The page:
CES has a sweet tooth. The electronics show knows the fastest way to a techie's heart – chocolate. Specifically, chocolate and peanut butter. That's right. Reese's Peanut Butter Cups is the official candy of the Consumer Electronics Show. Not to be outdone by the new product announcements Reese's had an announcement of their own. Yep, Minis, called state-of-the-art candy, were unveiled at the show.
Keeping with the theme of smaller is better, the electronics show highlights pocket sized cameras, phones, and radios. Foundries have reduced chip sizes from 45nm to 35nm to 22nm. Reese's has a new small offering too – their dime-sized treat is the first snack candy to be introduced at CES.
Sandy Bridge meets Reese's Mini Peanut Butter Cups
Tying the candy into the show was the comparison of a dime, the new mini cup, packed with flavor, and the new 2nd Generation Intel Core processor for PC's, packed with 1 billion transistors. Anna Lingeris, spokesperson for the Reese's brand, played off the tech industry jargon saying that the candy interfaces with the user's taste buds. She said:
They solve an important issue for techies, too – their size and unwrapped state makes them ergonomically perfect for one-handed internet surfing or tapping out a text message.
The Hershey Company, the largest producer of quality chocolate in North America, is responsible for the mini cups. Jim St. John, Vice President of Research & Development, opened a giant orange Reese's box in the Grand Lobby at CES. Attendees saw the new Reese's Mini sitting on a glass pedestal, under a spotlight.
The Hershey Company has operations throughout the world and more than 12,000 employees. Their revenues are pegged at more than a sweet $5 billion. A subsidiary, Artisan Confections Company, markets the premium chocolate offerings Scharffen Berger and Dagoba which uses organic cocoa.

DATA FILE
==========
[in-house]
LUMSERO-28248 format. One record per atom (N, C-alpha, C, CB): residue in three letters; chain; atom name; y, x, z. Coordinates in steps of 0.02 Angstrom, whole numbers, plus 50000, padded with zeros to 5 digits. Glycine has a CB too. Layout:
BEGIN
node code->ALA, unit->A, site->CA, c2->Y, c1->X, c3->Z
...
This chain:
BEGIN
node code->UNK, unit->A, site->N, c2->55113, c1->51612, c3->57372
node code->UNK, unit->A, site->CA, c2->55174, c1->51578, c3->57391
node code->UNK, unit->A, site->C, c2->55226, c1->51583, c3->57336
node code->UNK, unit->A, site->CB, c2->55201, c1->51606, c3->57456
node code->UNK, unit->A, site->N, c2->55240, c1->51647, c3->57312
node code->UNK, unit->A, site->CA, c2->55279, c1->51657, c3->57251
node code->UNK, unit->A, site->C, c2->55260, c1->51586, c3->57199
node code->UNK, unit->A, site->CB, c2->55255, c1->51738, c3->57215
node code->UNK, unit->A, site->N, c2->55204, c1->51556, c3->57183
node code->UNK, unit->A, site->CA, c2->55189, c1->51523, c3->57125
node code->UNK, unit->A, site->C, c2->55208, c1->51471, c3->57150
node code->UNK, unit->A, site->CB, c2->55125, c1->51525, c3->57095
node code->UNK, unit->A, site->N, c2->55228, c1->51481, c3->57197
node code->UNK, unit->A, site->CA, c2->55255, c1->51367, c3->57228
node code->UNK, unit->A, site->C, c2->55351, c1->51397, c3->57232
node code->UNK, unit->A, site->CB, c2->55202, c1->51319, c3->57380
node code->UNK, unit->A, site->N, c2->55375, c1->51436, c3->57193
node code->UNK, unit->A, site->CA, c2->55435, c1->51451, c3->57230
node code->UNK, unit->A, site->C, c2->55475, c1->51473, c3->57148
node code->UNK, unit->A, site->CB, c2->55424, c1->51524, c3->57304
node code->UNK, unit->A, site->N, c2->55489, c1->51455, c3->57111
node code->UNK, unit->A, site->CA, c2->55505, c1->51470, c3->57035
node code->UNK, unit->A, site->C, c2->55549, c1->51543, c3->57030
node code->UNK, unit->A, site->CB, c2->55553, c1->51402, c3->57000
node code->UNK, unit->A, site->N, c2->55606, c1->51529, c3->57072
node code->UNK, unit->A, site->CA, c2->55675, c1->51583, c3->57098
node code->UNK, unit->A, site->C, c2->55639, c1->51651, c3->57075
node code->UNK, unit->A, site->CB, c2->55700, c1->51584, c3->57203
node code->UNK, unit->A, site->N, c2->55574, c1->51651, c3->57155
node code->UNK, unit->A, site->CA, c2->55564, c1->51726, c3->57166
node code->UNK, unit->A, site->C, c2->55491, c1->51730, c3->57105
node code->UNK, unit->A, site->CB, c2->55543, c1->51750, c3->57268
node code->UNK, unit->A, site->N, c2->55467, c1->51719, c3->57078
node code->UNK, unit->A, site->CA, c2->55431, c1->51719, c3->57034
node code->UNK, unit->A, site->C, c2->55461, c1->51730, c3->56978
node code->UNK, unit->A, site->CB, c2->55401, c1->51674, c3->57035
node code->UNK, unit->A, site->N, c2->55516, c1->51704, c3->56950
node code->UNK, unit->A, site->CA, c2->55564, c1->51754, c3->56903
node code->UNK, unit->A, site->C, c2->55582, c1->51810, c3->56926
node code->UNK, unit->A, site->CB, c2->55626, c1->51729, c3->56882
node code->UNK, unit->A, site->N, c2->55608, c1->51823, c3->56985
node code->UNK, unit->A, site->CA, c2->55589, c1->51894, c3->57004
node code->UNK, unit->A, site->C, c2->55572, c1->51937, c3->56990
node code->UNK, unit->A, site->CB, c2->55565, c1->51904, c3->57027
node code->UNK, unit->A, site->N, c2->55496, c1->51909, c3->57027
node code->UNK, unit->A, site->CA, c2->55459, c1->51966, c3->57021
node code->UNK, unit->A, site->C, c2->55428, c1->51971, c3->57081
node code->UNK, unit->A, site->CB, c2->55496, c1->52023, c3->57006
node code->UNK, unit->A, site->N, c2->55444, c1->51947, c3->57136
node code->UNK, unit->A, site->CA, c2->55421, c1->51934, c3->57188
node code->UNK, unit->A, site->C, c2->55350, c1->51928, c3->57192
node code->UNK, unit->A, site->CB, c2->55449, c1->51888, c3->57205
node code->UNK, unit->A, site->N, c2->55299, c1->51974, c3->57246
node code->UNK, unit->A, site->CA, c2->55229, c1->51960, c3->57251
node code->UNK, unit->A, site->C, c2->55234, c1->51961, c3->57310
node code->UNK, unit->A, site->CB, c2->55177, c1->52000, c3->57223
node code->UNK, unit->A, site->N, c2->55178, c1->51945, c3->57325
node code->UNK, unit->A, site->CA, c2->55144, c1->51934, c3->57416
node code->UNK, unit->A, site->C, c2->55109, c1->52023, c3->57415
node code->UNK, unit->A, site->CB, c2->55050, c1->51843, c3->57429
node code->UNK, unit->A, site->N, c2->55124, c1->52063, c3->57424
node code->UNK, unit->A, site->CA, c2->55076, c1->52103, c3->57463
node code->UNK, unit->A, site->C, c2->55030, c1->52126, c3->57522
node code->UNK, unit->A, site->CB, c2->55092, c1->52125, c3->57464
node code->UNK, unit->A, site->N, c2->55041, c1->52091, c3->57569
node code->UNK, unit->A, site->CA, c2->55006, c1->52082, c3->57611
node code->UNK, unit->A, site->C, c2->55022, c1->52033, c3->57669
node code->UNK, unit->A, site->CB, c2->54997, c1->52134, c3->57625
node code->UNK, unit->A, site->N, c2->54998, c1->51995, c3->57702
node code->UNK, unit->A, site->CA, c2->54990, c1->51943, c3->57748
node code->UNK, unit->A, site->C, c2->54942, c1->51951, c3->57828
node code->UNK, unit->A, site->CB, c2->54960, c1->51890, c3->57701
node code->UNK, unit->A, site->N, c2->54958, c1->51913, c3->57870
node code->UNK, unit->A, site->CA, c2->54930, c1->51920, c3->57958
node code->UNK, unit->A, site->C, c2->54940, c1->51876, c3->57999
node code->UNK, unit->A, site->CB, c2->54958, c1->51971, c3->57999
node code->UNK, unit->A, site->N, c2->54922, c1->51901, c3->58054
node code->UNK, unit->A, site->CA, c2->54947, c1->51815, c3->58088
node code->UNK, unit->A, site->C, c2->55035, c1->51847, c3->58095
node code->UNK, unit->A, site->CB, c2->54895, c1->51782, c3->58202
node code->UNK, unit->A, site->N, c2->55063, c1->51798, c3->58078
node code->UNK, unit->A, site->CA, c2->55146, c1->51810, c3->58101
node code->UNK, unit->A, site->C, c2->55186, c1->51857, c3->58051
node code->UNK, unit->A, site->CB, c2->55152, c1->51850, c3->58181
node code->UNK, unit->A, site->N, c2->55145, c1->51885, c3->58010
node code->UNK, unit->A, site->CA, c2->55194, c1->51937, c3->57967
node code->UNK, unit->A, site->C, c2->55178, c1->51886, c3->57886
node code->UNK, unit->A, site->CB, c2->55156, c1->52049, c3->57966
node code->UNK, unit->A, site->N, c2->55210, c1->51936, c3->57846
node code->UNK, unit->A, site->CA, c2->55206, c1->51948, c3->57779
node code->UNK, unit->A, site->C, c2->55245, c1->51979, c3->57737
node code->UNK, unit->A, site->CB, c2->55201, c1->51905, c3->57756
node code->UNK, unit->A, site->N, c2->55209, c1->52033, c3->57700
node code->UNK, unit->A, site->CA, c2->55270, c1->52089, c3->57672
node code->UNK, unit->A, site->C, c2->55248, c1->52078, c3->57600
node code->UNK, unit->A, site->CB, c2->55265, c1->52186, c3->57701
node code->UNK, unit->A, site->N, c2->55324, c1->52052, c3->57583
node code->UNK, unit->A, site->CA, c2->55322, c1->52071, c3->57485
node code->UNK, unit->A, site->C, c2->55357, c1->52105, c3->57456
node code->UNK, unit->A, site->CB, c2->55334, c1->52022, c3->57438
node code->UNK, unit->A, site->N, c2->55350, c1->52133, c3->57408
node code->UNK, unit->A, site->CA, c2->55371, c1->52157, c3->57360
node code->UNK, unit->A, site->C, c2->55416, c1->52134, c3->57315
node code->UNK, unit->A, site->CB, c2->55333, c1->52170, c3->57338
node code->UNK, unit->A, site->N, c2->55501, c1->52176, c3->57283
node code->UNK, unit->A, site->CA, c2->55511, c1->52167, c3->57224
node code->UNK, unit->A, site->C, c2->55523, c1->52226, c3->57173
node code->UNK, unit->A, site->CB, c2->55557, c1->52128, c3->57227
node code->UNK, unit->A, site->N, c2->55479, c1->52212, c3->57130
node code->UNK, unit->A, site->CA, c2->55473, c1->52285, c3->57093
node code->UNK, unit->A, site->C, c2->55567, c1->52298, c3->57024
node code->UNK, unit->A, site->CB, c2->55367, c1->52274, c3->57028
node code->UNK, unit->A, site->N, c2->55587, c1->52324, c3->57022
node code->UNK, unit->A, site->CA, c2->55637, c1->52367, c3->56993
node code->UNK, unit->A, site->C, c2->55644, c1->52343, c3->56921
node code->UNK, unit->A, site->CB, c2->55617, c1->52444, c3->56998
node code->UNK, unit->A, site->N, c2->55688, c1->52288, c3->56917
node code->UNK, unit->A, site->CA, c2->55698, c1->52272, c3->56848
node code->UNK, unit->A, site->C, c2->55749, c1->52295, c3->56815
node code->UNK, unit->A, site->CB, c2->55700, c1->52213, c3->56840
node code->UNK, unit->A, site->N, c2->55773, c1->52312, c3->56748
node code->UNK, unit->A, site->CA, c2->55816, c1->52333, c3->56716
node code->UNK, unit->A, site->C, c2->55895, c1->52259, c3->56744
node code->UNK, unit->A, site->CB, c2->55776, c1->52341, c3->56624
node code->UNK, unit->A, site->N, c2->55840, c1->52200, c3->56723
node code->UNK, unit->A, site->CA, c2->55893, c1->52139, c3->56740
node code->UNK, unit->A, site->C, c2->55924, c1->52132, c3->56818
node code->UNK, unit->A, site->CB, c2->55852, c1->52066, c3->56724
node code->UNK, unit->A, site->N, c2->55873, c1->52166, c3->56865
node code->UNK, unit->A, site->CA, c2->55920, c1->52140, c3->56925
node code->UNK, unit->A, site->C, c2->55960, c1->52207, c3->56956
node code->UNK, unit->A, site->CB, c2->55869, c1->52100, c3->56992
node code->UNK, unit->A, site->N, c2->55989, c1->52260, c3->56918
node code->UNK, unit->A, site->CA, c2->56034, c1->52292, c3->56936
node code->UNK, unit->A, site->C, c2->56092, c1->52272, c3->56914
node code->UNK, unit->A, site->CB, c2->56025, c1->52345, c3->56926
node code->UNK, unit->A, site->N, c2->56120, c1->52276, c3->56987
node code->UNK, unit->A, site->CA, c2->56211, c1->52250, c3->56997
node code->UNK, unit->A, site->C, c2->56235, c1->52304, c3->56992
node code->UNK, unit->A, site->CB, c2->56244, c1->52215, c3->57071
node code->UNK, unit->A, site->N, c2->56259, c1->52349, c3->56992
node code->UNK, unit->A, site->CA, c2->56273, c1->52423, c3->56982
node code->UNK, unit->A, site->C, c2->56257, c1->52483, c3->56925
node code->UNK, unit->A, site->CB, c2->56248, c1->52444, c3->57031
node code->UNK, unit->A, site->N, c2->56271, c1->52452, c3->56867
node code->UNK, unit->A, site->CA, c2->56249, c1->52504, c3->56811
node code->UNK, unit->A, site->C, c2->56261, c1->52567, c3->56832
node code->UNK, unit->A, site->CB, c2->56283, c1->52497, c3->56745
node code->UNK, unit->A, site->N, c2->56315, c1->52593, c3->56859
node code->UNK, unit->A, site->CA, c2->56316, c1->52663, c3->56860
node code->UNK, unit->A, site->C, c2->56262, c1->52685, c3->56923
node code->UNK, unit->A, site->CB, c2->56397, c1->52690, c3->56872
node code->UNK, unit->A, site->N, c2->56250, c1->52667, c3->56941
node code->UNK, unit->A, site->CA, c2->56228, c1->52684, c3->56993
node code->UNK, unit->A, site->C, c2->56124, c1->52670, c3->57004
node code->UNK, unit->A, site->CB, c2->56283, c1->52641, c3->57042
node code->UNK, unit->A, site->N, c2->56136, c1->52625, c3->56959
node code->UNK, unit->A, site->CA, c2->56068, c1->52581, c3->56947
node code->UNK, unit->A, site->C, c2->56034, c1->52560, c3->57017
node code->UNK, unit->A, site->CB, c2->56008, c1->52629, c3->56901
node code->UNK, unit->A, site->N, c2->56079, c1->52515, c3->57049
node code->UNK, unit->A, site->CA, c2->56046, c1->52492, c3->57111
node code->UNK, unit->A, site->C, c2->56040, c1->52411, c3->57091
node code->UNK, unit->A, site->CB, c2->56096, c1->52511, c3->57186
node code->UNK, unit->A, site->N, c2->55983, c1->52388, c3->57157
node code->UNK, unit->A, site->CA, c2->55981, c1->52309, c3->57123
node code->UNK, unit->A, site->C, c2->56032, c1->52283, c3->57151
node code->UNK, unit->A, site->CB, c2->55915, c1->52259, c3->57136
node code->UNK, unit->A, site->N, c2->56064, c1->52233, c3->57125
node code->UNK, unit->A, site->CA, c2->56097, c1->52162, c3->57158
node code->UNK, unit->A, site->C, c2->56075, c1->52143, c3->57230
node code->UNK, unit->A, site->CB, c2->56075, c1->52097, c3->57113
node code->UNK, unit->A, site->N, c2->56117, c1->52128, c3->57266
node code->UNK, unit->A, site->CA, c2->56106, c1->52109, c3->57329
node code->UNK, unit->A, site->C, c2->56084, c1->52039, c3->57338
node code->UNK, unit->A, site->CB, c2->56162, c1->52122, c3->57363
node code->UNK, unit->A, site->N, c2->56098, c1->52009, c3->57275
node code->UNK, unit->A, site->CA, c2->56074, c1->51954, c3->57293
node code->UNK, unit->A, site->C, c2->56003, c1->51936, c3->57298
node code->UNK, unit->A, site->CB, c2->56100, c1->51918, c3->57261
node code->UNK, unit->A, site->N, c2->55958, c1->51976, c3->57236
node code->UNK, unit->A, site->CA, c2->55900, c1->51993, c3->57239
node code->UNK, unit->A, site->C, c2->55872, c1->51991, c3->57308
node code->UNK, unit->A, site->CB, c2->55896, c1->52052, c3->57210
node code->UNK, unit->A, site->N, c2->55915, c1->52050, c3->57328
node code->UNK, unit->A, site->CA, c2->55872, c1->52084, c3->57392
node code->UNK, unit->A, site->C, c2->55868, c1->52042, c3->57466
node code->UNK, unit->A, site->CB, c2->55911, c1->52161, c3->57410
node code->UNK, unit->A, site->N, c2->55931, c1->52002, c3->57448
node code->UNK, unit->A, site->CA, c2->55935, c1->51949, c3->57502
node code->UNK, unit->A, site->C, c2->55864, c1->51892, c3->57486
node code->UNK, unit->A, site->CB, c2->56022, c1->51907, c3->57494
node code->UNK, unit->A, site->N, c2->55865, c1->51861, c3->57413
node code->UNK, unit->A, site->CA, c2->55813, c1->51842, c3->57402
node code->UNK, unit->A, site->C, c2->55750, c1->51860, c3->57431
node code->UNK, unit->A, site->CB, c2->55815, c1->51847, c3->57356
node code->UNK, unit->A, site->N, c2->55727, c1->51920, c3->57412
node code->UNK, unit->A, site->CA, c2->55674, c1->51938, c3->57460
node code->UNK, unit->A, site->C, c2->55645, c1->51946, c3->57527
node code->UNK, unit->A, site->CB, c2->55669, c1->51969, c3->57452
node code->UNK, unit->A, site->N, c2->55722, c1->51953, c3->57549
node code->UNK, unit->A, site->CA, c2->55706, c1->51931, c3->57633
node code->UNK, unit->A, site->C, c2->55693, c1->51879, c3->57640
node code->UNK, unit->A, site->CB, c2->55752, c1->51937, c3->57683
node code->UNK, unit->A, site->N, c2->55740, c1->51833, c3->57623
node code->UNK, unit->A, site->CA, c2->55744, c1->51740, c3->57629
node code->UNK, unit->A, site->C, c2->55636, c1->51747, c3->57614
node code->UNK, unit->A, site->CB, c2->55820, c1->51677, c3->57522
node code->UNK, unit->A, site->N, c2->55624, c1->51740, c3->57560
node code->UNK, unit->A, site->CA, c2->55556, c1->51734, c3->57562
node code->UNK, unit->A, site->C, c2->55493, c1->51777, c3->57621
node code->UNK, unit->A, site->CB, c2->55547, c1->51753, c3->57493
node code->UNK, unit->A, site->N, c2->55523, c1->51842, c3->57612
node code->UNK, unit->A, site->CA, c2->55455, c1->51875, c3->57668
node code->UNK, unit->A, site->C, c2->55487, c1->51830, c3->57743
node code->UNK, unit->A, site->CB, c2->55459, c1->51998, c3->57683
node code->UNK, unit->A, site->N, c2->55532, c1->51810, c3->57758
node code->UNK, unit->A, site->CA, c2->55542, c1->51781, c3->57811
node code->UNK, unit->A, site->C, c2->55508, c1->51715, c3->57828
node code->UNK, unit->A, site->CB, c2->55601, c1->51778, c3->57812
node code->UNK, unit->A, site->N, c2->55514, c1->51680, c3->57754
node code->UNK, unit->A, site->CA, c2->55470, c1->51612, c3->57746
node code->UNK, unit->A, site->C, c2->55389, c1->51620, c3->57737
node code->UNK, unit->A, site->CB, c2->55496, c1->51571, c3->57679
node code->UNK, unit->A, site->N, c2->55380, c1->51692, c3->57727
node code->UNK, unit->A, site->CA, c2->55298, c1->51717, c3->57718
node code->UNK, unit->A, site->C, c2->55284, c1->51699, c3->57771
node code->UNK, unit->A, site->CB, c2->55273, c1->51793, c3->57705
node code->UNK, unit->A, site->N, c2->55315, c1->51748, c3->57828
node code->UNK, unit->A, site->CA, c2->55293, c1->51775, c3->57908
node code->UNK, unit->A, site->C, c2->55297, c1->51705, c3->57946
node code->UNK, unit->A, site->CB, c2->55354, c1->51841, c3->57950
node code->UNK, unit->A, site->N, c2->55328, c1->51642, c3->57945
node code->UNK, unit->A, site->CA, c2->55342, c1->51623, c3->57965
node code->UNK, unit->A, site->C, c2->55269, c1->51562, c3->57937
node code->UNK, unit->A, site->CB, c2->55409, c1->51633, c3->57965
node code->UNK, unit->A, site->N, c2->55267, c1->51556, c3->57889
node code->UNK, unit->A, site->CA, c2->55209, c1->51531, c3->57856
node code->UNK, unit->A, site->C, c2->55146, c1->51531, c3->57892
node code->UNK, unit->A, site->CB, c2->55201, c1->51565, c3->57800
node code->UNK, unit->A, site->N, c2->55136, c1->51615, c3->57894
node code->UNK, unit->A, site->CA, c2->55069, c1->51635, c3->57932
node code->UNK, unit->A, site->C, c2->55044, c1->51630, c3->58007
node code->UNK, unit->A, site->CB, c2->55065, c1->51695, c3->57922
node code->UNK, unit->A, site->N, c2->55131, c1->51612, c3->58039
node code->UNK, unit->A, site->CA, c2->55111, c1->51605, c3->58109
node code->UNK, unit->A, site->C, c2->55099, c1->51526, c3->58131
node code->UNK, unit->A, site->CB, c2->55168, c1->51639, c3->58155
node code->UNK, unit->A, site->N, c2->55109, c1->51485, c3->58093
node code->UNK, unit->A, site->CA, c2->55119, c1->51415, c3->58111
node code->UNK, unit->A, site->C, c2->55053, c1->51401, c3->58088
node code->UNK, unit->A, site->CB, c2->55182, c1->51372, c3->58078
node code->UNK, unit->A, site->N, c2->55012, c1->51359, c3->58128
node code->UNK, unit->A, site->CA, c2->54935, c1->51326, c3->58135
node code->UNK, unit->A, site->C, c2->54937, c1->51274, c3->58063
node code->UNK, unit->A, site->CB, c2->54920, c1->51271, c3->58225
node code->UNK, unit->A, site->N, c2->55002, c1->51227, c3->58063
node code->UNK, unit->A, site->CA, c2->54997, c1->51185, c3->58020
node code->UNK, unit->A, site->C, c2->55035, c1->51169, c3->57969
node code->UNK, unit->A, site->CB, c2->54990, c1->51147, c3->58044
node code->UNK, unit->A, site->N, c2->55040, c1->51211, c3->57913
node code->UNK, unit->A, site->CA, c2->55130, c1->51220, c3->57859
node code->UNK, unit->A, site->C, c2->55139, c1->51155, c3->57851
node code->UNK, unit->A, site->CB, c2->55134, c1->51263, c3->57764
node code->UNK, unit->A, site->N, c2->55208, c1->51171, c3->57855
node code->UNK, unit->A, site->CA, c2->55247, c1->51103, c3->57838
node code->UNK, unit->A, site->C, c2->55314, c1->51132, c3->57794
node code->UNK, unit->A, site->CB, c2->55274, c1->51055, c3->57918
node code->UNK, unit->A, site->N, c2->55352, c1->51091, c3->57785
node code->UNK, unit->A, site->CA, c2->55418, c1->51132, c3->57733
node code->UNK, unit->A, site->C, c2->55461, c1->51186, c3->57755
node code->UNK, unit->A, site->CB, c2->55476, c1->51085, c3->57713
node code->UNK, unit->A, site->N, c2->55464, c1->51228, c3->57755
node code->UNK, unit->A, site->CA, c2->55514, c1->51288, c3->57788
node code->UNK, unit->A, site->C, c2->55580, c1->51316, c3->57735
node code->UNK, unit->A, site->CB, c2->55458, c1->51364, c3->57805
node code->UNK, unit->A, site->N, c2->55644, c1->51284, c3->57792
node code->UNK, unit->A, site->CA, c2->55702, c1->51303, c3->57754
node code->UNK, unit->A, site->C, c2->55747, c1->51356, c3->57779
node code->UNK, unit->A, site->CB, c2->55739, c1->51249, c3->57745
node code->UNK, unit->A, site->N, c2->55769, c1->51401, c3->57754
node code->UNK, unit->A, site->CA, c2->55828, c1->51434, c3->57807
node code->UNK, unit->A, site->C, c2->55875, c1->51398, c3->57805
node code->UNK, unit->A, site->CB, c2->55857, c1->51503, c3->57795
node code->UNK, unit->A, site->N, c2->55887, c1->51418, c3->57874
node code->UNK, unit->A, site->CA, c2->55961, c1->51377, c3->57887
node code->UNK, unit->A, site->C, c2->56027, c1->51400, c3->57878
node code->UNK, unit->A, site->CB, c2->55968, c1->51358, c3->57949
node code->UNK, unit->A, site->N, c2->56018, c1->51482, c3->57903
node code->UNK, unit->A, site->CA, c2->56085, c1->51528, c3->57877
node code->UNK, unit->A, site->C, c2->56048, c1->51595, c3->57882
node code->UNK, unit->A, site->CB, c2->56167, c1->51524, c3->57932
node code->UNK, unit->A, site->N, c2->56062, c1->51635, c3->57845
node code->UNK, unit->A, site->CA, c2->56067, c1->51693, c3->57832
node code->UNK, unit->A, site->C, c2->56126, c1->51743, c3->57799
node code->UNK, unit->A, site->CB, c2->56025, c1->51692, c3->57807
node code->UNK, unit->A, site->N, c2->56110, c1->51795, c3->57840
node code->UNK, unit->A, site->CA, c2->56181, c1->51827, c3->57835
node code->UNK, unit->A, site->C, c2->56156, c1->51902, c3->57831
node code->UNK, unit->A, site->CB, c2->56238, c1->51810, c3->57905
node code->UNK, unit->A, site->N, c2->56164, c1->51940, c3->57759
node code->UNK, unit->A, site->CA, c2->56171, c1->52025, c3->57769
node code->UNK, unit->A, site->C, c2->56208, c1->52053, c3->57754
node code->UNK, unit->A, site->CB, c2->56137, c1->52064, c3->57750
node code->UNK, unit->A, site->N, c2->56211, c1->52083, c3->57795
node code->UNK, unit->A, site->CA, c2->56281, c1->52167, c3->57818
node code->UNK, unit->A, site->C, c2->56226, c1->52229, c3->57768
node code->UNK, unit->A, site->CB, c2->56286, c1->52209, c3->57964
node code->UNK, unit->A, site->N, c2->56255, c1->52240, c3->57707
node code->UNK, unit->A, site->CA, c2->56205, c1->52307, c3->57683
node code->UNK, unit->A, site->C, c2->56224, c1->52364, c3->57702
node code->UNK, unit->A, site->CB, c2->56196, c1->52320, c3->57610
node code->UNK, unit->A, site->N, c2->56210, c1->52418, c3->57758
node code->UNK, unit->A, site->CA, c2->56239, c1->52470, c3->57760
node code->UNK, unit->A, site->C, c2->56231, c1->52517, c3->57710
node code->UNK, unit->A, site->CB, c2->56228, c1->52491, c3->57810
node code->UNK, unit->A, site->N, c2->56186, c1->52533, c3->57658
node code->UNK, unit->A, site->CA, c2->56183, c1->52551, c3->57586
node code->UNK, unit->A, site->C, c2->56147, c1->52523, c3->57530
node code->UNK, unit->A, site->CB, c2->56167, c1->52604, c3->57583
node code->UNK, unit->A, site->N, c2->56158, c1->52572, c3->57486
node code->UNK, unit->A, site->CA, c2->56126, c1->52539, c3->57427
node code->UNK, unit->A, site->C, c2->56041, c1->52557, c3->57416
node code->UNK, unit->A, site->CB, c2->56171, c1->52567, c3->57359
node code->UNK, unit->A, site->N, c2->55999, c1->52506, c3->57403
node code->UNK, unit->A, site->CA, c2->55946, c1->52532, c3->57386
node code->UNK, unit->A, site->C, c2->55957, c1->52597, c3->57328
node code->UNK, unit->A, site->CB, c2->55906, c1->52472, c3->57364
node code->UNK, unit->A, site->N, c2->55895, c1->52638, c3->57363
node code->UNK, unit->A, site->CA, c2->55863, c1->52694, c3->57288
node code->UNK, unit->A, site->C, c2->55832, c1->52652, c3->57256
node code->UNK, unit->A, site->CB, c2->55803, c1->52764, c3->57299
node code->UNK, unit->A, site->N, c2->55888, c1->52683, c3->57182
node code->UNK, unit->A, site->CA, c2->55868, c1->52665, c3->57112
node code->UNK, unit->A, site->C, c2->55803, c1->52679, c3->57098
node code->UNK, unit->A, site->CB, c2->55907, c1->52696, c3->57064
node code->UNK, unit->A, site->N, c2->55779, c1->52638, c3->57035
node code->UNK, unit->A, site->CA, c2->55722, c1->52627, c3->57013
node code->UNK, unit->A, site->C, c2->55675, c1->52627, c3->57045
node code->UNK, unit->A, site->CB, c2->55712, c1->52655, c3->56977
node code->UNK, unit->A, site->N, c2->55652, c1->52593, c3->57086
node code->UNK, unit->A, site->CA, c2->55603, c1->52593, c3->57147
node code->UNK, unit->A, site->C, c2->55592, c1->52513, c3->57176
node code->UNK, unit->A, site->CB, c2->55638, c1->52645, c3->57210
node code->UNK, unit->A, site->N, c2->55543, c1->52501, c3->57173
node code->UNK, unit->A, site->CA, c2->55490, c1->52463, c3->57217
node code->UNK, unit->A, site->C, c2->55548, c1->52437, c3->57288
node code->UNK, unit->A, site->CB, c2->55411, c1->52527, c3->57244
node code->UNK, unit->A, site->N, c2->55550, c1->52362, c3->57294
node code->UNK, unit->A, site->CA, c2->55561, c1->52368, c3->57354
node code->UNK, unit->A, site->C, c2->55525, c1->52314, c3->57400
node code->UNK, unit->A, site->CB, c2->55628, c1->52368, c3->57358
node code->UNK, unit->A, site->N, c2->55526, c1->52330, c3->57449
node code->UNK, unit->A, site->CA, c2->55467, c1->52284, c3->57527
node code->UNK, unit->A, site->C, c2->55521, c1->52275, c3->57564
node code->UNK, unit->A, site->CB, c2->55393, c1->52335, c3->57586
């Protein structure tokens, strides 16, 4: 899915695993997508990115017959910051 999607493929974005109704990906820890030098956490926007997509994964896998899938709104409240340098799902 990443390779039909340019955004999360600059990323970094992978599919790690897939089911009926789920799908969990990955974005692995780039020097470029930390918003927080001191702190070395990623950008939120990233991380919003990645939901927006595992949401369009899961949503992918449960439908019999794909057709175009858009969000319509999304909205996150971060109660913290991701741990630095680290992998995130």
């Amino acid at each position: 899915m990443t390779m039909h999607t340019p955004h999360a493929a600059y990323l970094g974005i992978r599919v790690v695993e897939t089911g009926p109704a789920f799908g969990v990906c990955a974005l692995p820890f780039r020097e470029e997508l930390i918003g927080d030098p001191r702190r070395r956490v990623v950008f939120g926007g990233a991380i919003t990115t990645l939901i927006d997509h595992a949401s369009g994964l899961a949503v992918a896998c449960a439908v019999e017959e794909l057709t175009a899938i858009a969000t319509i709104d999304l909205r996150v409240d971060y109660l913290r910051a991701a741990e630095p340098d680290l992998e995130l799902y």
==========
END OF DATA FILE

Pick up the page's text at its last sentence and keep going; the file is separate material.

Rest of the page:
Hershey partnered with the Bill and Melinda Gates Foundation, in conjunction with the World Cocoa Foundation and its member companies to invest in the $40 million, five-year "West Africa Cocoa Livelihoods Program.
The program is designed to boost farmer incomes significantly by moving cocoa growing from subsistence farming to true social and economic sustainability, in West and Central Africa, where approximately 70 percent of the world's cocoa supply currently originates. In its own home-grown charity endeavor, the Hershey Trust Company administers the Milton Hershey School, established by the company's founder in 1909.
The school provides a nurturing environment, quality education, housing, and medical care at no cost to children in social and financial need. So eat those chocolate peanut butter cups without guilt. You are supporting good causes.